Michael D'Antuono's Art And Response

Washington Post

March 30th, 2016

wp-studentdenver

This painting, which has since been taken down, was part of a public school art show in the lobby of Denver’s Webb Building. (DenverChannel.com )

A Denver high school student was assigned to research a work of art by one of the masters and then reinterpret it for modern times. What emerged was a provocative image and a real-life lesson in the power of art.

The image speaks to the nation’s painful history of slavery, racism and police brutality: A police officer, wearing a Ku Klux Klan hood, points a gun at a child of color, while in the background the Confederate battle flag overtakes the flag of the United States of America.

It was hung inside a Denver municipal building as part of a display of student artwork, sparking backlash from police union officials who demanded Mayor Michael Hancock (D) take it down.

(more…)

Sun Times Network

February 16th, 2016

Sun Times photo
From having artwork banned from eBay to family members receiving threatening letters, what Michael D’Antuono paints is not for the faint of heart. The New Yorker took time to speak with Sun-Times Network about what made him so passionate about political, social and environmental issues, and his upcoming documentary “Black In(justice).”

Shamontiel Vaughn: What was your very first piece of art? Inspiration for it?

Michael D’Antuono: I’ve been making art since I was big enough to hold a pencil. The first piece I remember that obtained the high honor of making it to the refrigerator door was an unmistakable likeness of my grandfather, complete with cap and cane. I was about three or four years old at the time of that accomplishment. The piece had absolutely no social significance.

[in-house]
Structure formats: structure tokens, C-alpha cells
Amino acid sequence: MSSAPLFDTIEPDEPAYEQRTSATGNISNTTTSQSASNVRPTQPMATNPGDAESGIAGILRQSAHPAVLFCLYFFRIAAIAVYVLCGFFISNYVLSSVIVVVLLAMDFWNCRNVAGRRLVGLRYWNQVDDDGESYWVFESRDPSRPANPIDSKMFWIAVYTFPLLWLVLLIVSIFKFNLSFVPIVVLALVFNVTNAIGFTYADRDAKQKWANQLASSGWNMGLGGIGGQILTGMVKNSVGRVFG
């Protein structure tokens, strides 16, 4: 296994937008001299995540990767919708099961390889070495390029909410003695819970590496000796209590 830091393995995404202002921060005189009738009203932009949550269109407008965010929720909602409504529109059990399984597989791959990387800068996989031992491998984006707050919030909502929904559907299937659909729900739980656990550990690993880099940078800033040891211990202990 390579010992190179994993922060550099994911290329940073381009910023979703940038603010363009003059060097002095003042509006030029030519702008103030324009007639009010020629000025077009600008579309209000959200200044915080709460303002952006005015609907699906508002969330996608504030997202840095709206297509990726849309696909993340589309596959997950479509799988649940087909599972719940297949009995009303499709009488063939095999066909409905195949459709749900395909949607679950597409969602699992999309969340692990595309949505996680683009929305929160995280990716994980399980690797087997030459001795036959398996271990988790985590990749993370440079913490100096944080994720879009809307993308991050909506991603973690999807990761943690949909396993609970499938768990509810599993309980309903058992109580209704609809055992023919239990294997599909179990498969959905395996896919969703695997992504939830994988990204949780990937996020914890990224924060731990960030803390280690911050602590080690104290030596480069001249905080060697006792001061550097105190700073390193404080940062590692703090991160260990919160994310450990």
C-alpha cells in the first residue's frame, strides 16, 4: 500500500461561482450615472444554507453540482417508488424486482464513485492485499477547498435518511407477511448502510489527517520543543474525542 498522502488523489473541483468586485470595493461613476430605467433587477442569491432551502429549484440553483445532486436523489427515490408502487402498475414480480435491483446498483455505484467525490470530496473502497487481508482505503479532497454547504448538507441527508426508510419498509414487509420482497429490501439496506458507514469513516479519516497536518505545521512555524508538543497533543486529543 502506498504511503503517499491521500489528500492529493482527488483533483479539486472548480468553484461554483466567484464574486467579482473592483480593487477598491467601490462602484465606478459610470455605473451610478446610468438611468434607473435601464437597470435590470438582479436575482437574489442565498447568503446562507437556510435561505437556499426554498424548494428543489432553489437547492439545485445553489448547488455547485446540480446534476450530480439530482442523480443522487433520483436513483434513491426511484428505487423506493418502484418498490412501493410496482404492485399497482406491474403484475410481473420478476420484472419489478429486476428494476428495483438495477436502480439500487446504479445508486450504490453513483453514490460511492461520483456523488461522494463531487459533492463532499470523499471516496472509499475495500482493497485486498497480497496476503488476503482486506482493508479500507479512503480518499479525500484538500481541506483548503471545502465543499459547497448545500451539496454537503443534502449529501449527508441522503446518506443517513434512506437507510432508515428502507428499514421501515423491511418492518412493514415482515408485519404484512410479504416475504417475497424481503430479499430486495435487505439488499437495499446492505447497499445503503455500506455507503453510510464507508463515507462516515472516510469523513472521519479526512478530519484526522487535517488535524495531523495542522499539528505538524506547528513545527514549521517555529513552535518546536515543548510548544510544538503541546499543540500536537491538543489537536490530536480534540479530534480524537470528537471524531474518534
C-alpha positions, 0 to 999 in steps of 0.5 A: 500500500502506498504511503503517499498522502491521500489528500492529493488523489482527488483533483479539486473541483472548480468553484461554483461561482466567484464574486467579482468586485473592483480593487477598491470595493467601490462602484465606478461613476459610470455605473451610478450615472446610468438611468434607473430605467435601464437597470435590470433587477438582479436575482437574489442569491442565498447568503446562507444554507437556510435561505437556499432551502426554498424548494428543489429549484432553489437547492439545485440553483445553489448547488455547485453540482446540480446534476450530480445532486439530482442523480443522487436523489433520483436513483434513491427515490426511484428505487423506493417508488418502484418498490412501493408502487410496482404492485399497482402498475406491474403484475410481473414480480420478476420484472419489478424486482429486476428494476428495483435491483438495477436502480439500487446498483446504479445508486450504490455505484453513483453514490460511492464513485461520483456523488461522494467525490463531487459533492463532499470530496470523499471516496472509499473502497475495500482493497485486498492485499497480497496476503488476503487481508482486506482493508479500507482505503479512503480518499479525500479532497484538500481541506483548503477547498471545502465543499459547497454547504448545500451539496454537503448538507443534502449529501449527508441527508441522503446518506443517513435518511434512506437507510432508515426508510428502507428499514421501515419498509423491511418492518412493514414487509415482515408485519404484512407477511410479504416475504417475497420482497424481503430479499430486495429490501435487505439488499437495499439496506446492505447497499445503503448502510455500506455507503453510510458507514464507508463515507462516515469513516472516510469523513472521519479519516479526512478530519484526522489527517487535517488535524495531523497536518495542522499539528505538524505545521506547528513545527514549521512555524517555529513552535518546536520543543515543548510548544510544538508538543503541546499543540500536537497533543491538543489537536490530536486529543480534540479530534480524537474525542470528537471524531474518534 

(In reference to) political paintings, “The Truth” — my portrait of President Obama standing in front of the presidential seal wearing a thorn of crowns was my first political piece. The inspiration for that was the polar opposite accounts on the president rendered by different news organizations and the divisional effect on the masses.

(more…)

“I didn’t know teaching was a crime”

January 11th, 2016

– Teacher suspended for using art to encourage discussion over race and policing

electablog

For a recent final exam, Nevada high school teacher Elizabeth Clausen showed her students this provocative painting by artist Michael D’Antuono and asked them to use critical thinking skills to form an opinion about how the art represents American society and our country’s history. A handful of parents were outraged and now Clausen is on temporary leave and may lose her job. Some of her students are quite upset about it: (more…)

Parents outraged after students asked to participate in controversial assignment

January 6th, 2016

DAYTON, Nev.  — One Nevada high school is prompting an apology from the school district after parents were upset their children were asked to view a controversial image for a writing assignment.

The painting used for the assignment is entitled, “A Tale of Two Hoodies.” The artist, Michael D’Antuono, claims to be one of the most controversial artist in the world.
Workman believes the teacher was attempting to provoke students to pick a side and make an argument.  (more…)

NewsOne

December 11th, 2015

newsone

An artist and activist known for visually beautiful and harrowing pieces that question the status quo is taking to the Baltimore streets to challenge police officers to “restore the trust of their communities.”

Michael D’Antuono — whose controversial A Tale Of Two Hoodies, inspired by the racial profiling that led to Trayvon Martin’s death, went viral — is back with his latest painting, It Stops With Cops. (more…)

VIBE

October 8th, 2015

vibe

As America continues to grapple with its ongoing racial tensions, artists from all genres have expressed their their individual angst with the constant police brutality happening in predominately black and brown communities across the country.  (more…)


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